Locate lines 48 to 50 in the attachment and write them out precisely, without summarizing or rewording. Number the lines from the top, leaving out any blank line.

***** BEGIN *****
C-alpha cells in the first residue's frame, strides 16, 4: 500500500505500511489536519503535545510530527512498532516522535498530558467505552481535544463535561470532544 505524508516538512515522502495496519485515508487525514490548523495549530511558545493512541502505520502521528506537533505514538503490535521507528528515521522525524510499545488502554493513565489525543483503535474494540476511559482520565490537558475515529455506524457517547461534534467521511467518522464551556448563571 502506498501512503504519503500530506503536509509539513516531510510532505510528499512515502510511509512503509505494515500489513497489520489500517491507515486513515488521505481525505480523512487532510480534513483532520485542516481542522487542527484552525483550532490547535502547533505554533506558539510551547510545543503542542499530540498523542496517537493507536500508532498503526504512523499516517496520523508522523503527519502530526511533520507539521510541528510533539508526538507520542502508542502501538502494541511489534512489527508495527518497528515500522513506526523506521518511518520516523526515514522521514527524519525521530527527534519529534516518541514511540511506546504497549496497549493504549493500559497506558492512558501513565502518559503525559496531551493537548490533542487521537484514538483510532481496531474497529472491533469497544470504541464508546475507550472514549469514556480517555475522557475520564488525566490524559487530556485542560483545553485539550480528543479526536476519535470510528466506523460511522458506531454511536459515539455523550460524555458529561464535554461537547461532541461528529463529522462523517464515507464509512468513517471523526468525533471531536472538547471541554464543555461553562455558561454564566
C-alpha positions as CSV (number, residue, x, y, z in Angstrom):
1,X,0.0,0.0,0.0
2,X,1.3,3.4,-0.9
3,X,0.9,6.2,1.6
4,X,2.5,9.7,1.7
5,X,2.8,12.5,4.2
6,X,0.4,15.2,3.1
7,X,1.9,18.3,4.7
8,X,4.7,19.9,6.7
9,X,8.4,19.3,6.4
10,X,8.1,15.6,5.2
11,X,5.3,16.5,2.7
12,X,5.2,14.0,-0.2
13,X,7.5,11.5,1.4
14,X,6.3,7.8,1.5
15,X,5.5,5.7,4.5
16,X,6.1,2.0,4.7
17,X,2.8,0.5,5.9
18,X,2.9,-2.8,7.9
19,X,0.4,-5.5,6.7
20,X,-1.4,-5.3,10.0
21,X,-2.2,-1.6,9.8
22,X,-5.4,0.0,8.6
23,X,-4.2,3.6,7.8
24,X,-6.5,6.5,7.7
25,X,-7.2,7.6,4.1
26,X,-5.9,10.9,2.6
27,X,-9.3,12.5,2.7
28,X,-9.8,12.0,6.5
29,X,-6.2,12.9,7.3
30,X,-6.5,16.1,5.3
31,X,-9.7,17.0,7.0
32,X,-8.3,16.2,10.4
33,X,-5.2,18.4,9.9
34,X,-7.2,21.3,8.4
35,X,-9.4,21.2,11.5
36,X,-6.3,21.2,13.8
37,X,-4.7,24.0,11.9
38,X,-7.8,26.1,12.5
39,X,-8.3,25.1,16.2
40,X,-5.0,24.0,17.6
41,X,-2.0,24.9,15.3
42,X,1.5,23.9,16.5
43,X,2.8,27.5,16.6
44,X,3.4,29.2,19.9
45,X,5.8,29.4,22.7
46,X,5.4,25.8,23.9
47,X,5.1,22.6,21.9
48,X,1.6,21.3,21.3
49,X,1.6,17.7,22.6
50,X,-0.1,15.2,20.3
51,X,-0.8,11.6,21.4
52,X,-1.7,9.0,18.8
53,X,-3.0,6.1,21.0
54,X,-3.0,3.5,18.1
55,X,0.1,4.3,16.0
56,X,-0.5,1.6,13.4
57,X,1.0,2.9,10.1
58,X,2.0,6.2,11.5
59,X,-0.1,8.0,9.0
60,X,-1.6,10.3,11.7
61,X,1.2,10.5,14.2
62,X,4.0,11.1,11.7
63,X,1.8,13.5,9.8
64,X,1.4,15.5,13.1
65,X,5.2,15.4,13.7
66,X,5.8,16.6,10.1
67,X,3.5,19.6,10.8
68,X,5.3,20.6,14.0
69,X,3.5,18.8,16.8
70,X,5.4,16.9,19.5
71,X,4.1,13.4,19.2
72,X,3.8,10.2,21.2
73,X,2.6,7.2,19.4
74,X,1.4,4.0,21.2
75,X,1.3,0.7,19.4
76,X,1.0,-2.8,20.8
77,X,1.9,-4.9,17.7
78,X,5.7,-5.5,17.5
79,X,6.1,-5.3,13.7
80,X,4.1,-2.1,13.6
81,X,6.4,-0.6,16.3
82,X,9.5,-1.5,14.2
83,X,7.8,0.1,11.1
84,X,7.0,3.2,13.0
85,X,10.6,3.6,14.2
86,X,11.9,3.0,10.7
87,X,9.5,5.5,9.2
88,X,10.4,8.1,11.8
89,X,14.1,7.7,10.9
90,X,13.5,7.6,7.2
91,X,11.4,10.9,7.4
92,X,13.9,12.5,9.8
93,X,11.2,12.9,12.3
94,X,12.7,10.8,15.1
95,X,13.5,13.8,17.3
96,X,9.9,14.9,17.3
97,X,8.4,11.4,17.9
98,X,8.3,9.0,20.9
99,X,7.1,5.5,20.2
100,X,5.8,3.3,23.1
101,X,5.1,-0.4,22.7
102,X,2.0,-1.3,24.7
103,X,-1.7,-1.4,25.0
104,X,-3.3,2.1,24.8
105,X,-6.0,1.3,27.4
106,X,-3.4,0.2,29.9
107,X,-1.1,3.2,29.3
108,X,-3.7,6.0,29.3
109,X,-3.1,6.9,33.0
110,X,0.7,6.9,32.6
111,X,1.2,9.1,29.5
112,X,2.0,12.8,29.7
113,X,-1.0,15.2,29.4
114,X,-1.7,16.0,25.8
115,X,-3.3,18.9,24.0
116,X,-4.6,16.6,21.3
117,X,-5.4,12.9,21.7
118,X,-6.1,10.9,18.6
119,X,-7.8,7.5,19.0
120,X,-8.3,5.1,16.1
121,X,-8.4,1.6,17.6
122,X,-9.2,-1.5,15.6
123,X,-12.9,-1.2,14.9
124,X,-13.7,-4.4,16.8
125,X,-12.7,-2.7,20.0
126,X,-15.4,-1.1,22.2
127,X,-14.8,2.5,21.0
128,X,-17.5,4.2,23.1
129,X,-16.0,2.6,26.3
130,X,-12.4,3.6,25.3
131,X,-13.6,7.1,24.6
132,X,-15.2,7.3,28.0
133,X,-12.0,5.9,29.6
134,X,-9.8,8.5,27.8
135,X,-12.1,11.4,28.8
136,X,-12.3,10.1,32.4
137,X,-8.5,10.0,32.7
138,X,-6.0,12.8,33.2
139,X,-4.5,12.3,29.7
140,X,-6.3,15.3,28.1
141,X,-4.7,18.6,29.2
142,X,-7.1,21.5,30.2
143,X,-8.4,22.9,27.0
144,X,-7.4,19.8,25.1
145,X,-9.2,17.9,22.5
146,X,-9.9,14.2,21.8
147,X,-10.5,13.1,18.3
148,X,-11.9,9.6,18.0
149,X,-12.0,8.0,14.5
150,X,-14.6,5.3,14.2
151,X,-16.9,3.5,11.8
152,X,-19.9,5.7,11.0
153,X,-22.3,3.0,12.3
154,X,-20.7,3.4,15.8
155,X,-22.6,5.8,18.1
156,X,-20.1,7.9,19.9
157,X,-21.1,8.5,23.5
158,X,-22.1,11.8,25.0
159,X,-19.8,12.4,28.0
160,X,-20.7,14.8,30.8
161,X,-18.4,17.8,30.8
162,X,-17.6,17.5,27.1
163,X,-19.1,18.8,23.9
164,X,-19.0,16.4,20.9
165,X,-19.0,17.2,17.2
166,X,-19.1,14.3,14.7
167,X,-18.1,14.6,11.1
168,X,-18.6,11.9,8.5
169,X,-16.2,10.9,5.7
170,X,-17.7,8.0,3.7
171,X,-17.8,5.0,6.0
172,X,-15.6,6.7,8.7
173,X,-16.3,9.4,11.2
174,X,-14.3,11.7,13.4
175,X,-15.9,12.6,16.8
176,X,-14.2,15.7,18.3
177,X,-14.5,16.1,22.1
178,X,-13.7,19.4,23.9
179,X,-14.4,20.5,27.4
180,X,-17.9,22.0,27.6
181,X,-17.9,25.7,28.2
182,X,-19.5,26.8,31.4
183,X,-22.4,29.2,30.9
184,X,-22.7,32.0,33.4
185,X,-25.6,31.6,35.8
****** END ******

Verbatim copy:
46,X,5.4,25.8,23.9
47,X,5.1,22.6,21.9
48,X,1.6,21.3,21.3